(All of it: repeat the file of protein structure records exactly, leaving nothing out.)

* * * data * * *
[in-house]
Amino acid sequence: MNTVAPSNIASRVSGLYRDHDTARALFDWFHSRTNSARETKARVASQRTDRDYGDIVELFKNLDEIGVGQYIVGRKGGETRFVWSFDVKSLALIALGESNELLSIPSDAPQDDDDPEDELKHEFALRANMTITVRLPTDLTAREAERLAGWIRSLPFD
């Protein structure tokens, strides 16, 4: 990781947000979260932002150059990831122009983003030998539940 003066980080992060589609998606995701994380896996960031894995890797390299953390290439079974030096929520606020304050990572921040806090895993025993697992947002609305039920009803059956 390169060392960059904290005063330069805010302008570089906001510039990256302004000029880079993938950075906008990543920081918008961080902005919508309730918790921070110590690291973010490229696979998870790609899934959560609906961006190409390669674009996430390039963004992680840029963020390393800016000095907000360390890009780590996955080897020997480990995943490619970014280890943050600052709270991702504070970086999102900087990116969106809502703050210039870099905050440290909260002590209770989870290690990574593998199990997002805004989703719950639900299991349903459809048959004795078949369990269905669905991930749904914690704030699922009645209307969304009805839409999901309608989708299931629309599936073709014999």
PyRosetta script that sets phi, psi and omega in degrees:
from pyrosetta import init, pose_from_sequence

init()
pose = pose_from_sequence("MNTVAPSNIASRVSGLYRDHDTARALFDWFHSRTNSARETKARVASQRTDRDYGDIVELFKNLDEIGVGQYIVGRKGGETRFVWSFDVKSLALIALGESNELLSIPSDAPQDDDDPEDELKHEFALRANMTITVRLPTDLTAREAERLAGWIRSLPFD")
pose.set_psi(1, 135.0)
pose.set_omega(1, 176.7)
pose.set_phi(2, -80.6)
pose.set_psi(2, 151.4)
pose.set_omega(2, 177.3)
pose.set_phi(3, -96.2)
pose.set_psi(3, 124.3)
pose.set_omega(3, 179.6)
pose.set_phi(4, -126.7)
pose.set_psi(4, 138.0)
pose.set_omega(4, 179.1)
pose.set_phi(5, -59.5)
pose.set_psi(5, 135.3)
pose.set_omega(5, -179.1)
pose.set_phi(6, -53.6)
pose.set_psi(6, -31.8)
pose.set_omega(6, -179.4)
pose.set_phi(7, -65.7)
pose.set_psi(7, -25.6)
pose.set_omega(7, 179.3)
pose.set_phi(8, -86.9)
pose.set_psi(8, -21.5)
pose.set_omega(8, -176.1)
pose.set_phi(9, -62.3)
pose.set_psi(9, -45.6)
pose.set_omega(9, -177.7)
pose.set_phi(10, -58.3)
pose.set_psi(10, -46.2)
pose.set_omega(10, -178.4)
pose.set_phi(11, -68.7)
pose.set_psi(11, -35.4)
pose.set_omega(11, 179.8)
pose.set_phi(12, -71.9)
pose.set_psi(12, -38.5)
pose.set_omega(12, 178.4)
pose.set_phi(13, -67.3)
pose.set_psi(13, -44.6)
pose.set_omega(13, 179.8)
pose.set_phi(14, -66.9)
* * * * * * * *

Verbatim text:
[in-house]
Amino acid sequence: MNTVAPSNIASRVSGLYRDHDTARALFDWFHSRTNSARETKARVASQRTDRDYGDIVELFKNLDEIGVGQYIVGRKGGETRFVWSFDVKSLALIALGESNELLSIPSDAPQDDDDPEDELKHEFALRANMTITVRLPTDLTAREAERLAGWIRSLPFD
């Protein structure tokens, strides 16, 4: 990781947000979260932002150059990831122009983003030998539940 003066980080992060589609998606995701994380896996960031894995890797390299953390290439079974030096929520606020304050990572921040806090895993025993697992947002609305039920009803059956 390169060392960059904290005063330069805010302008570089906001510039990256302004000029880079993938950075906008990543920081918008961080902005919508309730918790921070110590690291973010490229696979998870790609899934959560609906961006190409390669674009996430390039963004992680840029963020390393800016000095907000360390890009780590996955080897020997480990995943490619970014280890943050600052709270991702504070970086999102900087990116969106809502703050210039870099905050440290909260002590209770989870290690990574593998199990997002805004989703719950639900299991349903459809048959004795078949369990269905669905991930749904914690704030699922009645209307969304009805839409999901309608989708299931629309599936073709014999």
PyRosetta script that sets phi, psi and omega in degrees:
from pyrosetta import init, pose_from_sequence

init()
pose = pose_from_sequence("MNTVAPSNIASRVSGLYRDHDTARALFDWFHSRTNSARETKARVASQRTDRDYGDIVELFKNLDEIGVGQYIVGRKGGETRFVWSFDVKSLALIALGESNELLSIPSDAPQDDDDPEDELKHEFALRANMTITVRLPTDLTAREAERLAGWIRSLPFD")
pose.set_psi(1, 135.0)
pose.set_omega(1, 176.7)
pose.set_phi(2, -80.6)
pose.set_psi(2, 151.4)
pose.set_omega(2, 177.3)
pose.set_phi(3, -96.2)
pose.set_psi(3, 124.3)
pose.set_omega(3, 179.6)
pose.set_phi(4, -126.7)
pose.set_psi(4, 138.0)
pose.set_omega(4, 179.1)
pose.set_phi(5, -59.5)
pose.set_psi(5, 135.3)
pose.set_omega(5, -179.1)
pose.set_phi(6, -53.6)
pose.set_psi(6, -31.8)
pose.set_omega(6, -179.4)
pose.set_phi(7, -65.7)
pose.set_psi(7, -25.6)
pose.set_omega(7, 179.3)
pose.set_phi(8, -86.9)
pose.set_psi(8, -21.5)
pose.set_omega(8, -176.1)
pose.set_phi(9, -62.3)
pose.set_psi(9, -45.6)
pose.set_omega(9, -177.7)
pose.set_phi(10, -58.3)
pose.set_psi(10, -46.2)
pose.set_omega(10, -178.4)
pose.set_phi(11, -68.7)
pose.set_psi(11, -35.4)
pose.set_omega(11, 179.8)
pose.set_phi(12, -71.9)
pose.set_psi(12, -38.5)
pose.set_omega(12, 178.4)
pose.set_phi(13, -67.3)
pose.set_psi(13, -44.6)
pose.set_omega(13, 179.8)
pose.set_phi(14, -66.9)